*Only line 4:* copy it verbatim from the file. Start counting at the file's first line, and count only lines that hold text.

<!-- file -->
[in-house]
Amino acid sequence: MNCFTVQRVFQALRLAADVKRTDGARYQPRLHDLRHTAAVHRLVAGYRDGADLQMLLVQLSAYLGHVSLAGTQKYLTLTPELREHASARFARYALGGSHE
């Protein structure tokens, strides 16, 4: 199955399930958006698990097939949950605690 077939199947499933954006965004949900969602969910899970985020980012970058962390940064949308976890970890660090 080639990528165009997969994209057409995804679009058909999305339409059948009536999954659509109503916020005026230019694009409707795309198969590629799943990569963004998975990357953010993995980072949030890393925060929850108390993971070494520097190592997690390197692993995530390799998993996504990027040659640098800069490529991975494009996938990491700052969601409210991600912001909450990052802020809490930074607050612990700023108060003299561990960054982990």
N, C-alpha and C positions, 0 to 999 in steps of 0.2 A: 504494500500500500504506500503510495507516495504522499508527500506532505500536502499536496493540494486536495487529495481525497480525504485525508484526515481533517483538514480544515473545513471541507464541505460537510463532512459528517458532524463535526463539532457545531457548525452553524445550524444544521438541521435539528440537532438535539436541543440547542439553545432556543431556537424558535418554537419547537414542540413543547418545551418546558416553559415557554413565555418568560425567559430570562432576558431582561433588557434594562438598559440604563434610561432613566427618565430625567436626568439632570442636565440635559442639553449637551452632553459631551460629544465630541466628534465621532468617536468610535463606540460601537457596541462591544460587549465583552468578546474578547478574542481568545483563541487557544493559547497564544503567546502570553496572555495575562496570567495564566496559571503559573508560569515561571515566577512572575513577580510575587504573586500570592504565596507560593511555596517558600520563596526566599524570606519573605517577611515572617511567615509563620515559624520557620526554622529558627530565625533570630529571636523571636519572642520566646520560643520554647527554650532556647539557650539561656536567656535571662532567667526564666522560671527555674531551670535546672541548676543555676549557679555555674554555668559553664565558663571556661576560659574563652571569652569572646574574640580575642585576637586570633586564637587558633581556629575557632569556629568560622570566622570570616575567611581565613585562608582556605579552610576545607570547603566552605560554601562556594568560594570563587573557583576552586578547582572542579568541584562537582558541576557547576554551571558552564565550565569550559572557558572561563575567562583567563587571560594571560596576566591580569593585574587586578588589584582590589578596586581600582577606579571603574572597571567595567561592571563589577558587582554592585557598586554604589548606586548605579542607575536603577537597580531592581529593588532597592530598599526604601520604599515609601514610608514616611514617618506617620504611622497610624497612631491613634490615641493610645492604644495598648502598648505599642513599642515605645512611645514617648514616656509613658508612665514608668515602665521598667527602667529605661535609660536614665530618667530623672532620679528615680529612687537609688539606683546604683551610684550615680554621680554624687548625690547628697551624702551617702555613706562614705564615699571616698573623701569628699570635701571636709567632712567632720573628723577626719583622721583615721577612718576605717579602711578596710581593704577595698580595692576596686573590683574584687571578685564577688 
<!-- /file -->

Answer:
N, C-alpha and C positions, 0 to 999 in steps of 0.2 A: 504494500500500500504506500503510495507516495504522499508527500506532505500536502499536496493540494486536495487529495481525497480525504485525508484526515481533517483538514480544515473545513471541507464541505460537510463532512459528517458532524463535526463539532457545531457548525452553524445550524444544521438541521435539528440537532438535539436541543440547542439553545432556543431556537424558535418554537419547537414542540413543547418545551418546558416553559415557554413565555418568560425567559430570562432576558431582561433588557434594562438598559440604563434610561432613566427618565430625567436626568439632570442636565440635559442639553449637551452632553459631551460629544465630541466628534465621532468617536468610535463606540460601537457596541462591544460587549465583552468578546474578547478574542481568545483563541487557544493559547497564544503567546502570553496572555495575562496570567495564566496559571503559573508560569515561571515566577512572575513577580510575587504573586500570592504565596507560593511555596517558600520563596526566599524570606519573605517577611515572617511567615509563620515559624520557620526554622529558627530565625533570630529571636523571636519572642520566646520560643520554647527554650532556647539557650539561656536567656535571662532567667526564666522560671527555674531551670535546672541548676543555676549557679555555674554555668559553664565558663571556661576560659574563652571569652569572646574574640580575642585576637586570633586564637587558633581556629575557632569556629568560622570566622570570616575567611581565613585562608582556605579552610576545607570547603566552605560554601562556594568560594570563587573557583576552586578547582572542579568541584562537582558541576557547576554551571558552564565550565569550559572557558572561563575567562583567563587571560594571560596576566591580569593585574587586578588589584582590589578596586581600582577606579571603574572597571567595567561592571563589577558587582554592585557598586554604589548606586548605579542607575536603577537597580531592581529593588532597592530598599526604601520604599515609601514610608514616611514617618506617620504611622497610624497612631491613634490615641493610645492604644495598648502598648505599642513599642515605645512611645514617648514616656509613658508612665514608668515602665521598667527602667529605661535609660536614665530618667530623672532620679528615680529612687537609688539606683546604683551610684550615680554621680554624687548625690547628697551624702551617702555613706562614705564615699571616698573623701569628699570635701571636709567632712567632720573628723577626719583622721583615721577612718576605717579602711578596710581593704577595698580595692576596686573590683574584687571578685564577688 